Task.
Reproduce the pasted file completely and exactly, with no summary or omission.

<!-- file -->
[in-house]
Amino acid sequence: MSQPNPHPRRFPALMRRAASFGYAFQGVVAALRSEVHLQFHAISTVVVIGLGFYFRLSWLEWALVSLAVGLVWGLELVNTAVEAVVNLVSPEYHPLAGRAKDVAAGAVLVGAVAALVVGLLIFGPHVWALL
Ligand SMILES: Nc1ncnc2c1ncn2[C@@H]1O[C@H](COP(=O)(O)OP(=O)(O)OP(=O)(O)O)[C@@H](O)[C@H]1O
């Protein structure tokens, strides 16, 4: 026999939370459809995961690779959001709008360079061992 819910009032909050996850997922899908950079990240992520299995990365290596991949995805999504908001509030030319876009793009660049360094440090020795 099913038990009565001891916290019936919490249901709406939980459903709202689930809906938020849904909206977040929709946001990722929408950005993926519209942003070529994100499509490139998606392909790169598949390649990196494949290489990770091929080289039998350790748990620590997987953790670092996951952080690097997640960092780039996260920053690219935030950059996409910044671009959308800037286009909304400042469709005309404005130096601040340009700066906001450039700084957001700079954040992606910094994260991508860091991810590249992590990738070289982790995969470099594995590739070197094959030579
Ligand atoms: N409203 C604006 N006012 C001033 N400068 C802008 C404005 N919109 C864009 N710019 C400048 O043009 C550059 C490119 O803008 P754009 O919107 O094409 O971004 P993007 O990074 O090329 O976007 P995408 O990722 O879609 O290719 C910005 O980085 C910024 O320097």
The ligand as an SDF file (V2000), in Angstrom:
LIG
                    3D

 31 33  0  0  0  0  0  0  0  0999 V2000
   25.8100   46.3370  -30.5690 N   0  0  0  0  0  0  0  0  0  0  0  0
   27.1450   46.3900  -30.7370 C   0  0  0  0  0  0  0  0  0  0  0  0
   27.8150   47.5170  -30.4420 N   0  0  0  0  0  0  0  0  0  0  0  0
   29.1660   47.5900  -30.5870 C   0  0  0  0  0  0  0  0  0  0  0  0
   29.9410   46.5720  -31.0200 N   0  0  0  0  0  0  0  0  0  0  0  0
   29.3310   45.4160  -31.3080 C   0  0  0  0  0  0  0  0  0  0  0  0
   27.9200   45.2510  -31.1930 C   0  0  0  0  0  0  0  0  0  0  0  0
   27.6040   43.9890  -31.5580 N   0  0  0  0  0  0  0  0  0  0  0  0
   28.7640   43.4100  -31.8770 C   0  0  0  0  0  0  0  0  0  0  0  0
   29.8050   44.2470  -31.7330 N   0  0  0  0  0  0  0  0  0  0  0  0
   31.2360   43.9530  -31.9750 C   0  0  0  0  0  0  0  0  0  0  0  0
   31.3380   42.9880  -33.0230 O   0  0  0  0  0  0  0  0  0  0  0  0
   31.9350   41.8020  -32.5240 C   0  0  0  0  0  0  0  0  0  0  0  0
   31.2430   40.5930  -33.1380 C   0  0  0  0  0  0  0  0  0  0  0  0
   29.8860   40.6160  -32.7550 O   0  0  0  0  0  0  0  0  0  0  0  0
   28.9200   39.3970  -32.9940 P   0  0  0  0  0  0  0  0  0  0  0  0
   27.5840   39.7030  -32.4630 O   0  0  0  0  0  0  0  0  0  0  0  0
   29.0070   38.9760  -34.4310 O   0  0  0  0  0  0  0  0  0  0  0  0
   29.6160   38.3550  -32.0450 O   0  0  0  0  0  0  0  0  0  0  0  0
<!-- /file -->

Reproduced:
[in-house]
Amino acid sequence: MSQPNPHPRRFPALMRRAASFGYAFQGVVAALRSEVHLQFHAISTVVVIGLGFYFRLSWLEWALVSLAVGLVWGLELVNTAVEAVVNLVSPEYHPLAGRAKDVAAGAVLVGAVAALVVGLLIFGPHVWALL
Ligand SMILES: Nc1ncnc2c1ncn2[C@@H]1O[C@H](COP(=O)(O)OP(=O)(O)OP(=O)(O)O)[C@@H](O)[C@H]1O
């Protein structure tokens, strides 16, 4: 026999939370459809995961690779959001709008360079061992 819910009032909050996850997922899908950079990240992520299995990365290596991949995805999504908001509030030319876009793009660049360094440090020795 099913038990009565001891916290019936919490249901709406939980459903709202689930809906938020849904909206977040929709946001990722929408950005993926519209942003070529994100499509490139998606392909790169598949390649990196494949290489990770091929080289039998350790748990620590997987953790670092996951952080690097997640960092780039996260920053690219935030950059996409910044671009959308800037286009909304400042469709005309404005130096601040340009700066906001450039700084957001700079954040992606910094994260991508860091991810590249992590990738070289982790995969470099594995590739070197094959030579
Ligand atoms: N409203 C604006 N006012 C001033 N400068 C802008 C404005 N919109 C864009 N710019 C400048 O043009 C550059 C490119 O803008 P754009 O919107 O094409 O971004 P993007 O990074 O090329 O976007 P995408 O990722 O879609 O290719 C910005 O980085 C910024 O320097």
The ligand as an SDF file (V2000), in Angstrom:
LIG
                    3D

 31 33  0  0  0  0  0  0  0  0999 V2000
   25.8100   46.3370  -30.5690 N   0  0  0  0  0  0  0  0  0  0  0  0
   27.1450   46.3900  -30.7370 C   0  0  0  0  0  0  0  0  0  0  0  0
   27.8150   47.5170  -30.4420 N   0  0  0  0  0  0  0  0  0  0  0  0
   29.1660   47.5900  -30.5870 C   0  0  0  0  0  0  0  0  0  0  0  0
   29.9410   46.5720  -31.0200 N   0  0  0  0  0  0  0  0  0  0  0  0
   29.3310   45.4160  -31.3080 C   0  0  0  0  0  0  0  0  0  0  0  0
   27.9200   45.2510  -31.1930 C   0  0  0  0  0  0  0  0  0  0  0  0
   27.6040   43.9890  -31.5580 N   0  0  0  0  0  0  0  0  0  0  0  0
   28.7640   43.4100  -31.8770 C   0  0  0  0  0  0  0  0  0  0  0  0
   29.8050   44.2470  -31.7330 N   0  0  0  0  0  0  0  0  0  0  0  0
   31.2360   43.9530  -31.9750 C   0  0  0  0  0  0  0  0  0  0  0  0
   31.3380   42.9880  -33.0230 O   0  0  0  0  0  0  0  0  0  0  0  0
   31.9350   41.8020  -32.5240 C   0  0  0  0  0  0  0  0  0  0  0  0
   31.2430   40.5930  -33.1380 C   0  0  0  0  0  0  0  0  0  0  0  0
   29.8860   40.6160  -32.7550 O   0  0  0  0  0  0  0  0  0  0  0  0
   28.9200   39.3970  -32.9940 P   0  0  0  0  0  0  0  0  0  0  0  0
   27.5840   39.7030  -32.4630 O   0  0  0  0  0  0  0  0  0  0  0  0
   29.0070   38.9760  -34.4310 O   0  0  0  0  0  0  0  0  0  0  0  0
   29.6160   38.3550  -32.0450 O   0  0  0  0  0  0  0  0  0  0  0  0